What is False Awakening?

Posted by Darian Dozier on May 3, 2023 12:36:00 PM

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Have you ever heard your alarm go off, and got up and did your normal routine, just to realize it was all a dream? This is known as false awakening. They are one of several weird things that can happen during rapid eye movement (REM) stage of sleep. 

Continue reading to find out why they occur, how they are related to other strange sleeping phenomenon, and when it's definitely time to talk to a physician. 

What is False Awakening 

During a false awakening, the sleeper believes that they are awake, but they are actually still sleeping. They normally occur during REM sleep, which is the stage mostly tied to dreaming. There is not much research on false awakening, but people still experience this phenomena. 

Many dreamed activities that happen during false awakenings include waking up and getting ready for the day, waking up in the middle of the night and going to the bathroom or kitchen, wandering around, and thinking about a dream that you had just before the false awakening. 

False awakenings differ from regular dreams because they are based on realistic activities. You normally will "wake up" in a realistic environment like the bedroom, work or school. It is often not until later in the dream, that you realize it's a dream and that you've probably overslept. 

Imagery in these false awakenings if often similar to that of waking life. However, some false awakening dreams can be extremely vivid. Others may be vague, and dimly lit. Overall, the content from false awakenings can be more easily remembered than regular dreams. 

Connections to other REM Sleep Phenomena

A survey in Russia found that those who experience false awakenings are more likely to also experience other REM-related sleep phenomena. REM phenomena include sleep paralysis, out-of-body experience, and lucid dreaming. Experiencing REM phenomena may also be linked to the ability to recall dreams. 

False awakenings, sleep paralysis, and lucid dreams are all considered to arise from an intermediate state between REM and wakefulness. Researching false awakenings is difficult because of this relationship, and issues with catching it in between those two stages of sleep.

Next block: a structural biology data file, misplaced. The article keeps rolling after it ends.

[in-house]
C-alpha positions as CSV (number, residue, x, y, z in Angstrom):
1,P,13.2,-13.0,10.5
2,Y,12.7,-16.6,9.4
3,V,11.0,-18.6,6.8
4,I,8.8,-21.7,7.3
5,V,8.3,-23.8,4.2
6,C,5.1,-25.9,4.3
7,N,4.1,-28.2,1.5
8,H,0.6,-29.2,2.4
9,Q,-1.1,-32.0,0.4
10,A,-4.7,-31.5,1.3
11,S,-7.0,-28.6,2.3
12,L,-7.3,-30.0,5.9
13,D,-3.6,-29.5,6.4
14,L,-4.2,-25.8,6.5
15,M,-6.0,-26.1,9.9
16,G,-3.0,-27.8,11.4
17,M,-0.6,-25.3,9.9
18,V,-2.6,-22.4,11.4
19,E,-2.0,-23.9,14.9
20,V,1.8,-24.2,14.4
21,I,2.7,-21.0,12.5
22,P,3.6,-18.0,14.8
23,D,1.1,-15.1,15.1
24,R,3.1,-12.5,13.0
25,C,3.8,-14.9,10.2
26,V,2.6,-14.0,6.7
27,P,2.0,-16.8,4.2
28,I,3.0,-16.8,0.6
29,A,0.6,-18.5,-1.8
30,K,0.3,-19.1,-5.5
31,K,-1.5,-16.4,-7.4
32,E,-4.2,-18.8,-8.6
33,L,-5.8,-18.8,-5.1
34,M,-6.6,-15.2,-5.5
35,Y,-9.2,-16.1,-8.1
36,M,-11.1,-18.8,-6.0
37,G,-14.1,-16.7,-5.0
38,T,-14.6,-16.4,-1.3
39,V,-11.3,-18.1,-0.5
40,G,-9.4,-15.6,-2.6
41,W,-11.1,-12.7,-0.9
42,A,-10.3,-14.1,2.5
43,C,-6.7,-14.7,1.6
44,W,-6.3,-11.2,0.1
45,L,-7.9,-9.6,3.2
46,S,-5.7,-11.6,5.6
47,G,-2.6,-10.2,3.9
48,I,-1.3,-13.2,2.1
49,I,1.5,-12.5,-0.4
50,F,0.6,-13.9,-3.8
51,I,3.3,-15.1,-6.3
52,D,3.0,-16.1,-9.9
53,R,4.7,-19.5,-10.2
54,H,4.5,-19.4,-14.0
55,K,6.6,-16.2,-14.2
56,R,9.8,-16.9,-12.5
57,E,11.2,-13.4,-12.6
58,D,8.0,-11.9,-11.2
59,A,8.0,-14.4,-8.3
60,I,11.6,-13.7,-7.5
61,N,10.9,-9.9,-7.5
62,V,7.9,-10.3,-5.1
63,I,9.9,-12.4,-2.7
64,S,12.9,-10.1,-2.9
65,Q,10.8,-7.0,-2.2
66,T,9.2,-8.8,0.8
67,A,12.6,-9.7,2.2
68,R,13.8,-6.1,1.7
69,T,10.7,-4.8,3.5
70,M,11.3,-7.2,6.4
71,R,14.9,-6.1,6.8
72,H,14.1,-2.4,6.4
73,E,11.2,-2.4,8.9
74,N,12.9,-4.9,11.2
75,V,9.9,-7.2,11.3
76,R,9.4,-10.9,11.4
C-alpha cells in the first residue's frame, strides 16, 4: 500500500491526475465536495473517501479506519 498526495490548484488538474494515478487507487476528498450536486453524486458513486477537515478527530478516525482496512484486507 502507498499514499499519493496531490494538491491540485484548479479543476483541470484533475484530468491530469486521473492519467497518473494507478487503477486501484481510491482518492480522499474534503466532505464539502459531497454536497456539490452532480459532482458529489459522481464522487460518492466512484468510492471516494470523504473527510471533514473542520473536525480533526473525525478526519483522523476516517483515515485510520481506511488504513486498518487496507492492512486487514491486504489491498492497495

Sleep paralysis and false awakening goes hand in hand. Sleep paralysis is when you are mentally awake, but physically unable to move. This typically takes place during the REM sleep. Sleep paralysis can happen as you are falling asleep or waking up. This is similar to false awakenings where a person is mentally awake, but are still dreaming. Sleep paralysis is more common in those with poor sleep quality, insomnia symptoms or significant distress. Researchers propose that one way to treat sleep paralysis is to help individuals get control of their dreams. 

False awakenings are similar to lucid dreams, and often accompany them. In lucid dreams, the sleeper remains asleep, but is also aware that they are in a dream. Those who lucid dream often, tend to have several more episodes of false awakening than those who do not lucid dream. 

Researchers believe that because they happen together, they must represent the same mental state. People who use tricks to see if events are real, or if they dreamed them, are likely to enter a lucid dream after a false awakening. These tests are known as "reality checks", and are also a way to induce lucid dreams. 

When to talk to a physician 

False awakenings are not dangerous, but some people find them distressing. If false awakenings are severely impacting your life, or are accompanied by distressing thoughts and feelings, then it may be time to talk to your doctor for advice on how to sleep more soundly. 

In order to improve your sleep, healthy sleep hygiene can improve sleep quality, which can reduce the number of false awakenings. These sleep hygiene tips include keeping a regular sleep and wake time; avoiding caffeine, nicotine and alcohol in the later afternoon and evening; sleeping in a dark, quiet, and cool environment; setting and adhering to a consistent bedtime routine; designating the bedroom as a screen-free zone.

If you are struggling with false awakening, and think it may be tied to another sleep disturbance, then please click the orange button to take a free online sleep test and talk with one of our sleep health experts.  

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